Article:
Is it Safe to Eat ‘Urban Produce?’

If you’re lucky enough to have a fruit tree in your backyard, why not take advantage of it? This might seem obvious, but I see so many ripe citrus fruits wasting away on trees in my neighborhood and I couldn’t understand why.

Our backyard came with huge orange tree, but we added a lemon tree as well. The oranges that grow on it are really sweet and juicy – they’re not great for eating but they are perfect for juicing.


I was talking to my neighbor who has even more fruit trees, including a pomegranate and avocado tree. I asked her if she didn’t like fruit because she never picked any, and she told me she was scared that the fruit was toxic because the trees were rooted in a neighborhood within a few blocks of a gas station.

Luckily, according to research, the bad stuff stays in the soil.

Christina Boyes of Food Safety, Urban Agriculture states “The way that different plants absorb contaminants is still being studied, but roots and tubers usually have the highest lead and arsenic concentrations, followed by leafy greens like spinach and mustard. Fruits and seeds, on the other hand, are literally at the other end of the plant and tend to have the lowest likelihood of contamination.”

In other words, city tree fruit = good, city potatoes = not quite so good.

Moreover, the Wellesley Research Group found that unpeeled fruits had higher levels of metals than peeled fruits, “as a result of soil, dust, and air pollution.”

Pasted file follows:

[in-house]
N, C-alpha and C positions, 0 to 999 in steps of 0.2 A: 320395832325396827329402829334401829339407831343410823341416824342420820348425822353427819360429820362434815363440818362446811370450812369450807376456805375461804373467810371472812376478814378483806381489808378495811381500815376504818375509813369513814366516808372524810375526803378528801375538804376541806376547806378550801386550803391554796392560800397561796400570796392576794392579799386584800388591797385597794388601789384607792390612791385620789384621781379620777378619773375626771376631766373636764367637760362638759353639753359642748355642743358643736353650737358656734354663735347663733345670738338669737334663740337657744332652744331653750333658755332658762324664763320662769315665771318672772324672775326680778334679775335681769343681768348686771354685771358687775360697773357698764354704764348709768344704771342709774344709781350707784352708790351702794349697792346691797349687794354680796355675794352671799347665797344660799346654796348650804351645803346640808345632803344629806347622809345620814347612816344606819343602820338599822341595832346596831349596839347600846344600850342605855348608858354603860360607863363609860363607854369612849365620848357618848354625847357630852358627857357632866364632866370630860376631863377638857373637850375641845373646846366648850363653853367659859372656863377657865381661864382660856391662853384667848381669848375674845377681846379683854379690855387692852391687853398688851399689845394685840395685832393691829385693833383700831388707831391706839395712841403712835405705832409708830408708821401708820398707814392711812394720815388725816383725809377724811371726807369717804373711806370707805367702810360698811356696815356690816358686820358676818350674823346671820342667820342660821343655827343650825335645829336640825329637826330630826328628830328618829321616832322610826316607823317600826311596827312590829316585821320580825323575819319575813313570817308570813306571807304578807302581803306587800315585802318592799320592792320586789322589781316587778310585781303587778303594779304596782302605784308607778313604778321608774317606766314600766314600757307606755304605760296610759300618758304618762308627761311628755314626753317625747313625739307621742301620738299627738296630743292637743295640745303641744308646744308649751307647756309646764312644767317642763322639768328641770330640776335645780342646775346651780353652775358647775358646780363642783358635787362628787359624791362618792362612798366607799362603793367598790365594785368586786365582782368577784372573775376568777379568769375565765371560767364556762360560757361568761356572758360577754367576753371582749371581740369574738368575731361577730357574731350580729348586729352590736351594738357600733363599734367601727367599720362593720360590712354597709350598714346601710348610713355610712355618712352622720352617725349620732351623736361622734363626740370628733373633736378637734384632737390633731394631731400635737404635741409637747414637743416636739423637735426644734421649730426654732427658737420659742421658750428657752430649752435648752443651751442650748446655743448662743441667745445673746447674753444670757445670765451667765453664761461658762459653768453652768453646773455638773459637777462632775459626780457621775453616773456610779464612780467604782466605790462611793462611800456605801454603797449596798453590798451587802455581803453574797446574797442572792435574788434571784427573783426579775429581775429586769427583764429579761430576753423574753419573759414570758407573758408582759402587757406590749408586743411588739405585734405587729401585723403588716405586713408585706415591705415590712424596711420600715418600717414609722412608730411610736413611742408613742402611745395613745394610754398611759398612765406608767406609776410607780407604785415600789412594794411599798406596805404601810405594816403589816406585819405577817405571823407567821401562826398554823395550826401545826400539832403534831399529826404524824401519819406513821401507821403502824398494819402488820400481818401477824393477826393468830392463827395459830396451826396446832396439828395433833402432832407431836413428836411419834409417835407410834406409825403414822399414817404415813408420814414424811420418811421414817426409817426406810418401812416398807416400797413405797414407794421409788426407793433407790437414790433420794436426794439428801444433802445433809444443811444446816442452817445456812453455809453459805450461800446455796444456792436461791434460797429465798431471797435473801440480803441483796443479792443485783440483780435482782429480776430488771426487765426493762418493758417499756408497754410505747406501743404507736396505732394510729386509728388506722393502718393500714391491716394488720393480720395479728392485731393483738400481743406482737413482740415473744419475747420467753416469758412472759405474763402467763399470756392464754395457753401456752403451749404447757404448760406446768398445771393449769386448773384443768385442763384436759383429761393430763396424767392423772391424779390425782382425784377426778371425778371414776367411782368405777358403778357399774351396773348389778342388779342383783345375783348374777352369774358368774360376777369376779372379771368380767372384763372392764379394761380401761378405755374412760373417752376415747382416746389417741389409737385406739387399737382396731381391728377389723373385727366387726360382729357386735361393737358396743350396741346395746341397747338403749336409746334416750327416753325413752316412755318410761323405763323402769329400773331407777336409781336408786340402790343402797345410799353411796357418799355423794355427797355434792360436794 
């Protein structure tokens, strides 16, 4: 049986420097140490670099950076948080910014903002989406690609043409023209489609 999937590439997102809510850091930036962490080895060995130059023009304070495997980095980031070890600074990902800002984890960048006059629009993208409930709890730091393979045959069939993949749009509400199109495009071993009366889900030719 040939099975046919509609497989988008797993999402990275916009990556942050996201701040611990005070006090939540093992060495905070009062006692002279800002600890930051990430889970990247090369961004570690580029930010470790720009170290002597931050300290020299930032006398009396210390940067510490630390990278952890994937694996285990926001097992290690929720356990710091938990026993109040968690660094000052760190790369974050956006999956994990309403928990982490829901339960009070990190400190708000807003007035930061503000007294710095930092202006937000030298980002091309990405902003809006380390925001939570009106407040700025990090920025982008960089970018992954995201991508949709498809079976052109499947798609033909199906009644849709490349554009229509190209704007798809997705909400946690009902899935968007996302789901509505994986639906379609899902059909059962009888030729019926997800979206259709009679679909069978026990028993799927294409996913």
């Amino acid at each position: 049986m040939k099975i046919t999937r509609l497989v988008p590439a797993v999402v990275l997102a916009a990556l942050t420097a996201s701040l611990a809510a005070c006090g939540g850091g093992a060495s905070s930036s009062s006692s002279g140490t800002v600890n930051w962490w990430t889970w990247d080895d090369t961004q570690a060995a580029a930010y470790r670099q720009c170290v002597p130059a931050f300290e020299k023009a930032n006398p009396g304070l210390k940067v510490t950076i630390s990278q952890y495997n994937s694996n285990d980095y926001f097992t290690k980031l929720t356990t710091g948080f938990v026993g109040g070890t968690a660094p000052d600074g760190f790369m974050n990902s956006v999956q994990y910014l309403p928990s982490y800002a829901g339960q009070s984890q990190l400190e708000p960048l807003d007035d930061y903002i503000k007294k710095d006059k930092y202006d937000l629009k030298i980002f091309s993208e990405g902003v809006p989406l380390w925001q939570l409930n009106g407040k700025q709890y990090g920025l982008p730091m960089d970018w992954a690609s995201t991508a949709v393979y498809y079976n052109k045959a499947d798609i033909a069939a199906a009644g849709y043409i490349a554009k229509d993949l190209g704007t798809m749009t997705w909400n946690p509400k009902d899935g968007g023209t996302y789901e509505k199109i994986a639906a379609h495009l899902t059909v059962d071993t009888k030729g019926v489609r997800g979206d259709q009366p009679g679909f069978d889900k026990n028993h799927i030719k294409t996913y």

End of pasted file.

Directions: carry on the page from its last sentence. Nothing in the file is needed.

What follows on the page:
So to be safe, I gave my oranges a good rinse before I slice them in half and juice them. It takes about 3 oranges to make a cup of orange juice. I never add sugar or any other ingredients. It’s sweet and delicious and doesn’t come from concentrate like the orange syrup packets they use to make commercial orange juice.

And don’t throw out those citrus peels!

Add then to your vinegar based cleaning solutions for a nice citrusy scent!

Also, lemon peels dipped in salt make excellent stain-removers for copper pots, wood, or marble! Lemon peels also make an effective oven cleaner, sprinkle some baking soda on tough oven stains and wipe with a lemon peel, rinse with a 50:50 solution of white vinegar and water.

They can be made into delicious citrus peel candy!

Candied Citrus Peel Recipe:
  • 1 cup of orange peel, cut into thin slices, ribbons, or curls
  • 1/2 cup of sugar (find in bulk aisle, or packaged in paper!)
  • 1/4 cup of tap water, plus 4-5 extra cups for cooking peels.


  1. Place orange peels in a medium sauce pan and pour in just enough water to cover the peels. Cover the pan and bring to a boil. Cook over high heat for ten minutes, then reduce heat and simmer for another ten minutes. Drain. Repeat this process two more times. (Save this water and add to your vinegar cleaning solution for a citrus scent!) 
  2. In a separate saucepan, heat sugar and 1/4 cup water over high heat until boiling. Pour in the orange peels and reduce heat and simmer 15 minutes, until sugar is dissolved.
  3. Remove peel with slotted spoon and dry on wire rack overnight. Store in airtight container. They can last for over a month in the fridge. 




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